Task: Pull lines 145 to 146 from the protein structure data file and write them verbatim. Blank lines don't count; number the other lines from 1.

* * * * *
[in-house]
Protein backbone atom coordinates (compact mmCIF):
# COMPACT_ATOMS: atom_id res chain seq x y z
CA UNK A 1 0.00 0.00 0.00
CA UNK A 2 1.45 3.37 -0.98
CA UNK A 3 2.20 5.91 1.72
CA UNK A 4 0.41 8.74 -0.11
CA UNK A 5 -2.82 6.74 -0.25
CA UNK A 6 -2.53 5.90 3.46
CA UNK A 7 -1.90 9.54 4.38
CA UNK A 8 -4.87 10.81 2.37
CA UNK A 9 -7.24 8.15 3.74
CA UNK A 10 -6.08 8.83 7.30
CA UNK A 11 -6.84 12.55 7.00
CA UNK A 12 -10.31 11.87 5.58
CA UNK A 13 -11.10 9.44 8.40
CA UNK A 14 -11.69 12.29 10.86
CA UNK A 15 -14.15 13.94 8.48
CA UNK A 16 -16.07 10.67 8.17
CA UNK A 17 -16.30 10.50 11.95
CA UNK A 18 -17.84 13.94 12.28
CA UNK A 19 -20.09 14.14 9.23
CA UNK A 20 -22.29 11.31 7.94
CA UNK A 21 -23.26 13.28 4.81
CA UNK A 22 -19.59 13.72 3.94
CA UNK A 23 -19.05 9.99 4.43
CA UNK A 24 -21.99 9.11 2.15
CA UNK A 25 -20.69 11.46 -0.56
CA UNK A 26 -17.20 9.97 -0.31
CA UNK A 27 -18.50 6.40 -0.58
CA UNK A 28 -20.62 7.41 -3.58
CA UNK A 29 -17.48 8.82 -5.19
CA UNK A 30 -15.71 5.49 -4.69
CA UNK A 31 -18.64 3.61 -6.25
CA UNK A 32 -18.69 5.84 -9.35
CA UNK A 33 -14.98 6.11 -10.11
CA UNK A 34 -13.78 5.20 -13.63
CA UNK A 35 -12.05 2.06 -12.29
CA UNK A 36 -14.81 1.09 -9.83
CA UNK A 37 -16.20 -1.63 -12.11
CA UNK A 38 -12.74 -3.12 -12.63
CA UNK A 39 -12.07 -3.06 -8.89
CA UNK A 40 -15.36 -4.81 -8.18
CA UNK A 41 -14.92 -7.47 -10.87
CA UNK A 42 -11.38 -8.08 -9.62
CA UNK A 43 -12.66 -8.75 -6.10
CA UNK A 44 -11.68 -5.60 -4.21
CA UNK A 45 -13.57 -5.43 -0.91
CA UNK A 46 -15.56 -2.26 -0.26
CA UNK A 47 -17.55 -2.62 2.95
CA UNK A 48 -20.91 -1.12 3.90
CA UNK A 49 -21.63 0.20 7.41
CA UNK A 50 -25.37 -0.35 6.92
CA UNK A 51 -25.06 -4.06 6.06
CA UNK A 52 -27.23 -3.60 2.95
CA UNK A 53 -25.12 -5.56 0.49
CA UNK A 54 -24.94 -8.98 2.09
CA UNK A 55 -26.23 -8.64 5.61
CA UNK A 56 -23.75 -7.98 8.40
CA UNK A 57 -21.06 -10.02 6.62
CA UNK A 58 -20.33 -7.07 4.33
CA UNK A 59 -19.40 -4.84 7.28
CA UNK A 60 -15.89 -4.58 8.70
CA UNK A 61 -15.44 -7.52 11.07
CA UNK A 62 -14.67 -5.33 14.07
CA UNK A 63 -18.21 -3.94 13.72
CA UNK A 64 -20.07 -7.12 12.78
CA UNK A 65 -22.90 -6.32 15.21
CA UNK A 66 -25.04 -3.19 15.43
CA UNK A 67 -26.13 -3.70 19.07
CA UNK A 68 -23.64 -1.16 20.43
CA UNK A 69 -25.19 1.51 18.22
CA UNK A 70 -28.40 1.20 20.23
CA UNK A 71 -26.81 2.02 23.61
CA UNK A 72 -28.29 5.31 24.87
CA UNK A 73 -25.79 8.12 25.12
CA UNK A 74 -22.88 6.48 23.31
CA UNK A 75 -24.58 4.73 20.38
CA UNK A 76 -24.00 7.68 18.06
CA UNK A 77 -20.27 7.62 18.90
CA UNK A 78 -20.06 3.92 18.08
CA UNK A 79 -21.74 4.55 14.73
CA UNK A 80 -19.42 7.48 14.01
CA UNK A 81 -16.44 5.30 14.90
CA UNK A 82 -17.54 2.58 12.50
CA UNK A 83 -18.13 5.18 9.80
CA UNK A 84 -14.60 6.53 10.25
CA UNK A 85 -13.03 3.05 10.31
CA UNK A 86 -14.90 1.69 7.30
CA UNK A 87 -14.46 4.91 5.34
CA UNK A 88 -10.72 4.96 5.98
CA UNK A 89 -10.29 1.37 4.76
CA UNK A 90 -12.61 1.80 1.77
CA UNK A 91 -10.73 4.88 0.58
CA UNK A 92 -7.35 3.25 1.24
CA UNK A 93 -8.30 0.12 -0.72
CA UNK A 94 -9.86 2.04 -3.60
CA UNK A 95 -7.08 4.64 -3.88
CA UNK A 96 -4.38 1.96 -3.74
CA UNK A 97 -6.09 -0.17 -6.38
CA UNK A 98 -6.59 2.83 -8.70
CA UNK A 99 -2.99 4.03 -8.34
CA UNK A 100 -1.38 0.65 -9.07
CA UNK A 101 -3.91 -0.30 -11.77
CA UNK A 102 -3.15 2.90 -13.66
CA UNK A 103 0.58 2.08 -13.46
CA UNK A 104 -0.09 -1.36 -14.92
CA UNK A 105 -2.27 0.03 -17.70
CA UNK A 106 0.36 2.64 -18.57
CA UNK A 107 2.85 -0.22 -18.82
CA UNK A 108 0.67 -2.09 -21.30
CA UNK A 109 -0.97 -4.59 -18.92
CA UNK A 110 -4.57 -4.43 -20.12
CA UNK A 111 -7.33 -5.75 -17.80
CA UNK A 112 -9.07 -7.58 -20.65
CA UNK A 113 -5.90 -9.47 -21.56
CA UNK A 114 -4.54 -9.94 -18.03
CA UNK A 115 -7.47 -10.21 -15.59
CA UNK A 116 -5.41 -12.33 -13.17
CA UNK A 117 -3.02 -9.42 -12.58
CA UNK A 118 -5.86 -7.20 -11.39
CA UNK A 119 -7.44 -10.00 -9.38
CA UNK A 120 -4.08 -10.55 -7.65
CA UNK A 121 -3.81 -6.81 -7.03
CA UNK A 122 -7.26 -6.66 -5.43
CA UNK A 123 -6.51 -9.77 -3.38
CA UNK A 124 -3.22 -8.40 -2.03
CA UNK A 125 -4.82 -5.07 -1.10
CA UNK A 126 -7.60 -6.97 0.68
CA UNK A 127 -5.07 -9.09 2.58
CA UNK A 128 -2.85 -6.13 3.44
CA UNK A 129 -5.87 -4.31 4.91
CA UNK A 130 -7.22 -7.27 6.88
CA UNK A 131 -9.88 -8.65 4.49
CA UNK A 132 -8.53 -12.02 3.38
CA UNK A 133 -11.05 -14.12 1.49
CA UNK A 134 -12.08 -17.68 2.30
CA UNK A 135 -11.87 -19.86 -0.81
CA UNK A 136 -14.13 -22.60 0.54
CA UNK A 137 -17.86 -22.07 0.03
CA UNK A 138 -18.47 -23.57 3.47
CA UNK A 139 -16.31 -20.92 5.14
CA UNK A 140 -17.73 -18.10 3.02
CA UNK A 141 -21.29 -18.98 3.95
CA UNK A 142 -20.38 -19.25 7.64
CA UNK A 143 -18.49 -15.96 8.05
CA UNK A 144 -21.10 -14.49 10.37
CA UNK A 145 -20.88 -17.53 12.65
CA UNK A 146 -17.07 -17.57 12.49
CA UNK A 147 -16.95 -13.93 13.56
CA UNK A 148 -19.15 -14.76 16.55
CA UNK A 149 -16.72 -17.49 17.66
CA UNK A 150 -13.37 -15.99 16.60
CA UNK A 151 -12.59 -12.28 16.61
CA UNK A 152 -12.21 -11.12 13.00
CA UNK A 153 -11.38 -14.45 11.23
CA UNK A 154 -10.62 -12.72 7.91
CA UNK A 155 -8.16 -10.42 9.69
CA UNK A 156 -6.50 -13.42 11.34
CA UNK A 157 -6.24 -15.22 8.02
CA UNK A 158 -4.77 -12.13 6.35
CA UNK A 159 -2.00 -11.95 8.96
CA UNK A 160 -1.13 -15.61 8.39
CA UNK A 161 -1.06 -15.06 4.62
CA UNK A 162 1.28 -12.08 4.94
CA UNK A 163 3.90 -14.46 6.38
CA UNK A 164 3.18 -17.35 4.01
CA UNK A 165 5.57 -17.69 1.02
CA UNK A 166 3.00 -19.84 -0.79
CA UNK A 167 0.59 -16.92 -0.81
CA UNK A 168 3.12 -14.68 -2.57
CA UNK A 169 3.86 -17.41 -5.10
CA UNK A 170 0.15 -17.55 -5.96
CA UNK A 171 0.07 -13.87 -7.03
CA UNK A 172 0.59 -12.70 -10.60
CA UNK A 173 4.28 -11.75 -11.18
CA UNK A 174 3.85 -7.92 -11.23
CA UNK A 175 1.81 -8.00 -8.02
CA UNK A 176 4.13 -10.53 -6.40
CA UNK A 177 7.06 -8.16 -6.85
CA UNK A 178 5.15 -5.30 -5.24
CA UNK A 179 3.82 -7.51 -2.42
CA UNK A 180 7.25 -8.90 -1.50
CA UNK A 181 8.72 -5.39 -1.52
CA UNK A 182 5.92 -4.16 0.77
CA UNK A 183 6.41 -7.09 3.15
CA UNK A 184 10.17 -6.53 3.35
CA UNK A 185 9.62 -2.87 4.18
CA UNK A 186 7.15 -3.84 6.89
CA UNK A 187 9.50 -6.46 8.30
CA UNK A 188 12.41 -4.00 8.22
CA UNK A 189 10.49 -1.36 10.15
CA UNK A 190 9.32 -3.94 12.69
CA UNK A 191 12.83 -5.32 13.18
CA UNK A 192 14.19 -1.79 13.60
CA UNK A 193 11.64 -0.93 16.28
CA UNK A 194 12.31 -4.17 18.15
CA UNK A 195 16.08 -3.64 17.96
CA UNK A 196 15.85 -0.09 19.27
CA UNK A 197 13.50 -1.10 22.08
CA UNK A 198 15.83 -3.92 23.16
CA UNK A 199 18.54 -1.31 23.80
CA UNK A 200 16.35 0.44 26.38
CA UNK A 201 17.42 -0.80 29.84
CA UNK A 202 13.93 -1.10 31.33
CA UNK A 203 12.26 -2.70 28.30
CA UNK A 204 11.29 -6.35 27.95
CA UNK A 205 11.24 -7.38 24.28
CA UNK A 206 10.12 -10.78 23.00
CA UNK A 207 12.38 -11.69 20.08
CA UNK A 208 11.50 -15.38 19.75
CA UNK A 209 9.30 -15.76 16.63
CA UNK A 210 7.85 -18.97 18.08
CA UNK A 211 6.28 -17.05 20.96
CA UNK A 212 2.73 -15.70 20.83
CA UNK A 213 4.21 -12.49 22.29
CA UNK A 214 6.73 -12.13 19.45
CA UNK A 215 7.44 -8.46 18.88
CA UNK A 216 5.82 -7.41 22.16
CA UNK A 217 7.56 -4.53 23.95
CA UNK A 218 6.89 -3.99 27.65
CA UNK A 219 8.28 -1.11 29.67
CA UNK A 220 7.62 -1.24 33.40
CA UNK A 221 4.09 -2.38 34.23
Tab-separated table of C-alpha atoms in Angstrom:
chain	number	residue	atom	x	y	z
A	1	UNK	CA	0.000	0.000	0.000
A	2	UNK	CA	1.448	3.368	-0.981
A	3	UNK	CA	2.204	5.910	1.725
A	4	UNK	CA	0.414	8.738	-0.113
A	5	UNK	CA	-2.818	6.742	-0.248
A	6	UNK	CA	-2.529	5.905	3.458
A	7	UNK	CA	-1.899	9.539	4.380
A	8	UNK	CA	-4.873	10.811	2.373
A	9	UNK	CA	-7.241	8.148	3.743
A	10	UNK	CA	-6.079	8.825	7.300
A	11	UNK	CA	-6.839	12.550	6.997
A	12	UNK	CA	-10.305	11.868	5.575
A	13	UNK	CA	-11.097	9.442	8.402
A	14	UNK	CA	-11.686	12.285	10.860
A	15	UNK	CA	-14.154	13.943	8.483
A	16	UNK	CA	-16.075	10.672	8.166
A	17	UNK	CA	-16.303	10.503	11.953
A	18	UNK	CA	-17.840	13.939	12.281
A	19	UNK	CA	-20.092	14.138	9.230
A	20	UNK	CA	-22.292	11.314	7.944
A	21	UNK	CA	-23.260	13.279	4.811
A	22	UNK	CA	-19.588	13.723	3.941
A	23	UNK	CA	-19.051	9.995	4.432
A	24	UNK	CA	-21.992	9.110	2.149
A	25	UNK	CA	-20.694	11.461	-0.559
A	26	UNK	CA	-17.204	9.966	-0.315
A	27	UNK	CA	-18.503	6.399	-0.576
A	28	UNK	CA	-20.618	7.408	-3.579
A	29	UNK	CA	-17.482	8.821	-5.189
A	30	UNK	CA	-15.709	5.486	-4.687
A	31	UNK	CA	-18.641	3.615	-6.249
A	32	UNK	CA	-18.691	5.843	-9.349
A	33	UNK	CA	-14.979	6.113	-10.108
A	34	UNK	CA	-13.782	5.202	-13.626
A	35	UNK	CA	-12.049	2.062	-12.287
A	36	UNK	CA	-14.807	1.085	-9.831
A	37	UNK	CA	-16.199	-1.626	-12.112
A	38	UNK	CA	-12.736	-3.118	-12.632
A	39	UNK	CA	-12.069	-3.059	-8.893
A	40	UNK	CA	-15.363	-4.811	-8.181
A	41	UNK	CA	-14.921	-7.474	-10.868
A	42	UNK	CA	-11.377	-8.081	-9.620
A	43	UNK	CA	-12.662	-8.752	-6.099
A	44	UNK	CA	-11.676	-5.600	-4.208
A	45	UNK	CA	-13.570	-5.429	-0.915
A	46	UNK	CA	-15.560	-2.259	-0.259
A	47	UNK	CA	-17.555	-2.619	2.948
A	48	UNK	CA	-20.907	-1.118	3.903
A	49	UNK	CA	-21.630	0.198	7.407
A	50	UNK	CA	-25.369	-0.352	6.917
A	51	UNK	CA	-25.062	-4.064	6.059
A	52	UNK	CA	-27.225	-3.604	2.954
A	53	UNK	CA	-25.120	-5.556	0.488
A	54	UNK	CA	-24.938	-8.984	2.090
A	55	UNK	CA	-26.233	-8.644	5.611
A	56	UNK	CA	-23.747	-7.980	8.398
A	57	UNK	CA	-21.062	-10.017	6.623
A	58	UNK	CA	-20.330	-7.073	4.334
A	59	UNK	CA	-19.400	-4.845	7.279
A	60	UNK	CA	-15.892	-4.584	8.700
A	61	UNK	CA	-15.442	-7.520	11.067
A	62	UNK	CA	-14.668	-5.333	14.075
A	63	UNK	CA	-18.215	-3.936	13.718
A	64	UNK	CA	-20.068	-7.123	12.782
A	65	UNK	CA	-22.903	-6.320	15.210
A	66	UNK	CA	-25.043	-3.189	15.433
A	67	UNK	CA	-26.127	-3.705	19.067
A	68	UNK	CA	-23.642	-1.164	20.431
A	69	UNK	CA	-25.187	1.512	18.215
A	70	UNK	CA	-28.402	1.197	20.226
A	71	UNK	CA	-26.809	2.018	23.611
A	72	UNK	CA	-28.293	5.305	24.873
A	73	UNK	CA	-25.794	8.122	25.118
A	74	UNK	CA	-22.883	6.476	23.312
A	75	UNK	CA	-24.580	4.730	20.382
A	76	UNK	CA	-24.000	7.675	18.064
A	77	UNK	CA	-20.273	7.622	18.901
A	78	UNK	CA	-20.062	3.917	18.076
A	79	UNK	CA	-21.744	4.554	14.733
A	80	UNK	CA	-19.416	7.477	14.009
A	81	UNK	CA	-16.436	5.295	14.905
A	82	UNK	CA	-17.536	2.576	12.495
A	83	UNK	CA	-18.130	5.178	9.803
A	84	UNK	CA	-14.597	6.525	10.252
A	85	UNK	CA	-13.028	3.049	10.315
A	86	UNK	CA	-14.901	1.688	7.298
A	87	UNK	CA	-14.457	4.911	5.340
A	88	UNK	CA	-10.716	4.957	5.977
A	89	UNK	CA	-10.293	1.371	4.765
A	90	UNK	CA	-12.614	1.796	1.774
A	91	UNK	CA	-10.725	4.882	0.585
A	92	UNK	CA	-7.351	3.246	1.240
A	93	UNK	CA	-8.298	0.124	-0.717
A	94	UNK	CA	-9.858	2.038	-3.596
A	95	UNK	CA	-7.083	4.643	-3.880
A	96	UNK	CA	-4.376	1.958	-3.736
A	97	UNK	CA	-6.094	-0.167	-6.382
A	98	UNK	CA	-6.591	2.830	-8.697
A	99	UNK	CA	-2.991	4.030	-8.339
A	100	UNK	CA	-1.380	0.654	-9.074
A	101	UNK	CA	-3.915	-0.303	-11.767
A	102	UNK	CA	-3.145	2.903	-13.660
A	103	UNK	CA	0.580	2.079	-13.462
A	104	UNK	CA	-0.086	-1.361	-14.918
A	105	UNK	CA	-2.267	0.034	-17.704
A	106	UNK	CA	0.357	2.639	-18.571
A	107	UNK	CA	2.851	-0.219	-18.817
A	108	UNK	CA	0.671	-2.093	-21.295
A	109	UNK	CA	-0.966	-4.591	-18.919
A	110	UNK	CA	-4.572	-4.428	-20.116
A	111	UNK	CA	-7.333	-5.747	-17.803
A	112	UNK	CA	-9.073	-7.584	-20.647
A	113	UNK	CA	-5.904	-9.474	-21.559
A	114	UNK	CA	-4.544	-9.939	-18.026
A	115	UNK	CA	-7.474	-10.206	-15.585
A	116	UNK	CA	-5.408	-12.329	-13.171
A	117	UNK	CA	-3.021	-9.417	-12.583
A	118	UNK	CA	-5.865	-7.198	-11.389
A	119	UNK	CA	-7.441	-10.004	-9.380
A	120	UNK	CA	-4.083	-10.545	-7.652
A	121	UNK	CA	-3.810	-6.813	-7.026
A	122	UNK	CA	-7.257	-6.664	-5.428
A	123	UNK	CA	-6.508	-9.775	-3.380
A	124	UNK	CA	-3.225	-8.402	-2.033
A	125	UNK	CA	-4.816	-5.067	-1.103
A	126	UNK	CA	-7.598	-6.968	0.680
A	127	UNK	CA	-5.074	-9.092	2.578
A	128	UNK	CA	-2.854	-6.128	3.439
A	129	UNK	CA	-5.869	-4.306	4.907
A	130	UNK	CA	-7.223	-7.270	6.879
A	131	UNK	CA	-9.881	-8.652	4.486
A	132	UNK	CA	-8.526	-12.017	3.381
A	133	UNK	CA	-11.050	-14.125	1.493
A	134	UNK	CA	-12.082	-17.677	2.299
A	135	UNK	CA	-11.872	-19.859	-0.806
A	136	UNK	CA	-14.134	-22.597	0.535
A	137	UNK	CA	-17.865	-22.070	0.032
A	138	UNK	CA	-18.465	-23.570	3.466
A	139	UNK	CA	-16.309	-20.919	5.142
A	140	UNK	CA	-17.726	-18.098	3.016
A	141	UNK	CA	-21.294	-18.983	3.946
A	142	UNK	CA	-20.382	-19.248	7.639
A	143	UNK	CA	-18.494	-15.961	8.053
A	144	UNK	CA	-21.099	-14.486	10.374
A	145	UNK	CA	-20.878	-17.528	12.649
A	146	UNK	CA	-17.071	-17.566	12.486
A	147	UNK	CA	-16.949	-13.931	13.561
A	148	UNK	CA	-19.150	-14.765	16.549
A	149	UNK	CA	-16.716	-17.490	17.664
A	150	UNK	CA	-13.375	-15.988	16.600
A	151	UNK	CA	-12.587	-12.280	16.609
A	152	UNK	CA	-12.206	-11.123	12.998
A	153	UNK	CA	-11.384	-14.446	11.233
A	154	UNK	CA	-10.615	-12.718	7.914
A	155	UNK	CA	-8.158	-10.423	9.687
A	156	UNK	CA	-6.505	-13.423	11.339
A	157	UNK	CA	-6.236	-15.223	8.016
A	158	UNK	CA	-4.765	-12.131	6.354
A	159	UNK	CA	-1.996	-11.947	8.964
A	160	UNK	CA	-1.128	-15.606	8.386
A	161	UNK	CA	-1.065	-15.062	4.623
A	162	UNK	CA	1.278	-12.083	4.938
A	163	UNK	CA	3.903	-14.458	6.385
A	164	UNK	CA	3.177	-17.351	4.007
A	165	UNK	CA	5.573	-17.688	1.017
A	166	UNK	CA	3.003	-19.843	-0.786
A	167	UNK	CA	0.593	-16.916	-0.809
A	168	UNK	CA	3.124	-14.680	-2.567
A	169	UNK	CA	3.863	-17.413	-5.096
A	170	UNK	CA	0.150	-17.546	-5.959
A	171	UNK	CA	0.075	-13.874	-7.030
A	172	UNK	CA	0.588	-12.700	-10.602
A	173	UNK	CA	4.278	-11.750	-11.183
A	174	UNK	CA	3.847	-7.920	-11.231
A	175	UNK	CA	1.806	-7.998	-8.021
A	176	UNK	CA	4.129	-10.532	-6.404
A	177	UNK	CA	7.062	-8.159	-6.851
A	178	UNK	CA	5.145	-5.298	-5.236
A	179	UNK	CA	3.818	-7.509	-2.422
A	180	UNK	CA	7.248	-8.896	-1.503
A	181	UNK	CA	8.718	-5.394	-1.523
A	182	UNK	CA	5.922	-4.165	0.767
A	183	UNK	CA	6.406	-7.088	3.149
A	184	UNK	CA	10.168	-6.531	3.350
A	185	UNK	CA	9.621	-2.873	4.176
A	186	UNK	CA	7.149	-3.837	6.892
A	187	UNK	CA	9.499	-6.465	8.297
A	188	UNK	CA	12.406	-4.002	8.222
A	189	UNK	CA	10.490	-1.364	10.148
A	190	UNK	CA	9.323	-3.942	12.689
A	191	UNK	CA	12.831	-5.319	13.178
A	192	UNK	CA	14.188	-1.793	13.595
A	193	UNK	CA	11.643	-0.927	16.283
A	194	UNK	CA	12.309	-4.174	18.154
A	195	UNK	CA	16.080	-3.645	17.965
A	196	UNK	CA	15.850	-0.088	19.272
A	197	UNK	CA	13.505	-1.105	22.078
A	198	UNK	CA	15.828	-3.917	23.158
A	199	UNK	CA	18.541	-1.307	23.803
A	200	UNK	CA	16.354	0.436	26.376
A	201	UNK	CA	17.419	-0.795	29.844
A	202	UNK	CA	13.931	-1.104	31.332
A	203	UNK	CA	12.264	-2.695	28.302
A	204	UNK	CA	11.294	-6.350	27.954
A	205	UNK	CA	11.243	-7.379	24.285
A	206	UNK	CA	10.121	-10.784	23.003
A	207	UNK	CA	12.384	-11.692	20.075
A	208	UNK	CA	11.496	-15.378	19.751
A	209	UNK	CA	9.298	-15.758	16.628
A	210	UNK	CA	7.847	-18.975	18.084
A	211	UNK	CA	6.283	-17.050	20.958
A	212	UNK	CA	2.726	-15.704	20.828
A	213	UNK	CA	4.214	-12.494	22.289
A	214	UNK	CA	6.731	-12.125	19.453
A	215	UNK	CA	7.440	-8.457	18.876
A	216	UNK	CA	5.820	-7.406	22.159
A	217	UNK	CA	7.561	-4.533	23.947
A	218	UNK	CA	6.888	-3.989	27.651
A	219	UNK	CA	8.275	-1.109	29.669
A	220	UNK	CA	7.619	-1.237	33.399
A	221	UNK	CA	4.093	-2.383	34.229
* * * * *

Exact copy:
CA UNK A 142 -20.38 -19.25 7.64
CA UNK A 143 -18.49 -15.96 8.05